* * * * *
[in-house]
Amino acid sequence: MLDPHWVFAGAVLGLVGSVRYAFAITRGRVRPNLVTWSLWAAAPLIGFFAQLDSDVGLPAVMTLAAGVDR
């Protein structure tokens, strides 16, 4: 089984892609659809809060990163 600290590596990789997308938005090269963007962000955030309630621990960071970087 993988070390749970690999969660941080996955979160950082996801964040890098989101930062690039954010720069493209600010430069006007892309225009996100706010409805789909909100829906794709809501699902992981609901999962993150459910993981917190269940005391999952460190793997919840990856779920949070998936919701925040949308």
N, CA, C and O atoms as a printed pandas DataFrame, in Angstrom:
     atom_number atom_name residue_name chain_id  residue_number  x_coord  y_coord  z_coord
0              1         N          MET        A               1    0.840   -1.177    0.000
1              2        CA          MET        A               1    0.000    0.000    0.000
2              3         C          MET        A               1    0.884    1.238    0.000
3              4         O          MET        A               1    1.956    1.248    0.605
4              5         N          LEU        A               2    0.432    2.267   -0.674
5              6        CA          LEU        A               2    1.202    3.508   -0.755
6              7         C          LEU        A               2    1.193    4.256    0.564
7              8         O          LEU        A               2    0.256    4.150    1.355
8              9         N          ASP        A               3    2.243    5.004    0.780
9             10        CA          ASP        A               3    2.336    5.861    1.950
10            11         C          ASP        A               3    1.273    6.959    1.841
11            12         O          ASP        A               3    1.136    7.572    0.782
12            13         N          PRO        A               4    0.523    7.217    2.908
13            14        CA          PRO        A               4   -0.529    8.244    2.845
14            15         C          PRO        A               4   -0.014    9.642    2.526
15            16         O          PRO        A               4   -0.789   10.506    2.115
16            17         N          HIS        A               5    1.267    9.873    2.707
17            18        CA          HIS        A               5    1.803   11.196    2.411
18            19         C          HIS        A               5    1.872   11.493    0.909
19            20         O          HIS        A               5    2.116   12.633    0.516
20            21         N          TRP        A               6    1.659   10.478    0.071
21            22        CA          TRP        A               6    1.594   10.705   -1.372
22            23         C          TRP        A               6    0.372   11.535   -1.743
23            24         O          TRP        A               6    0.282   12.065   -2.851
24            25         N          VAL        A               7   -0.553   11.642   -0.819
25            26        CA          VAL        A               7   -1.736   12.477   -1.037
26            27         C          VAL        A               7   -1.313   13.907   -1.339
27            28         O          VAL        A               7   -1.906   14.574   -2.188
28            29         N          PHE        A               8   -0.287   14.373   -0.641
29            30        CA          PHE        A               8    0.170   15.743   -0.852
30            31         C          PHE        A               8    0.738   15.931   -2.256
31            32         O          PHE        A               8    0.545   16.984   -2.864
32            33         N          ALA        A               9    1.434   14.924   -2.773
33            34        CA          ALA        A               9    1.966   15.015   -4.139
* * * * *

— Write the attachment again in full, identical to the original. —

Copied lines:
[in-house]
Amino acid sequence: MLDPHWVFAGAVLGLVGSVRYAFAITRGRVRPNLVTWSLWAAAPLIGFFAQLDSDVGLPAVMTLAAGVDR
């Protein structure tokens, strides 16, 4: 089984892609659809809060990163 600290590596990789997308938005090269963007962000955030309630621990960071970087 993988070390749970690999969660941080996955979160950082996801964040890098989101930062690039954010720069493209600010430069006007892309225009996100706010409805789909909100829906794709809501699902992981609901999962993150459910993981917190269940005391999952460190793997919840990856779920949070998936919701925040949308």
N, CA, C and O atoms as a printed pandas DataFrame, in Angstrom:
     atom_number atom_name residue_name chain_id  residue_number  x_coord  y_coord  z_coord
0              1         N          MET        A               1    0.840   -1.177    0.000
1              2        CA          MET        A               1    0.000    0.000    0.000
2              3         C          MET        A               1    0.884    1.238    0.000
3              4         O          MET        A               1    1.956    1.248    0.605
4              5         N          LEU        A               2    0.432    2.267   -0.674
5              6        CA          LEU        A               2    1.202    3.508   -0.755
6              7         C          LEU        A               2    1.193    4.256    0.564
7              8         O          LEU        A               2    0.256    4.150    1.355
8              9         N          ASP        A               3    2.243    5.004    0.780
9             10        CA          ASP        A               3    2.336    5.861    1.950
10            11         C          ASP        A               3    1.273    6.959    1.841
11            12         O          ASP        A               3    1.136    7.572    0.782
12            13         N          PRO        A               4    0.523    7.217    2.908
13            14        CA          PRO        A               4   -0.529    8.244    2.845
14            15         C          PRO        A               4   -0.014    9.642    2.526
15            16         O          PRO        A               4   -0.789   10.506    2.115
16            17         N          HIS        A               5    1.267    9.873    2.707
17            18        CA          HIS        A               5    1.803   11.196    2.411
18            19         C          HIS        A               5    1.872   11.493    0.909
19            20         O          HIS        A               5    2.116   12.633    0.516
20            21         N          TRP        A               6    1.659   10.478    0.071
21            22        CA          TRP        A               6    1.594   10.705   -1.372
22            23         C          TRP        A               6    0.372   11.535   -1.743
23            24         O          TRP        A               6    0.282   12.065   -2.851
24            25         N          VAL        A               7   -0.553   11.642   -0.819
25            26        CA          VAL        A               7   -1.736   12.477   -1.037
26            27         C          VAL        A               7   -1.313   13.907   -1.339
27            28         O          VAL        A               7   -1.906   14.574   -2.188
28            29         N          PHE        A               8   -0.287   14.373   -0.641
29            30        CA          PHE        A               8    0.170   15.743   -0.852
30            31         C          PHE        A               8    0.738   15.931   -2.256
31            32         O          PHE        A               8    0.545   16.984   -2.864
32            33         N          ALA        A               9    1.434   14.924   -2.773
33            34        CA          ALA        A               9    1.966   15.015   -4.139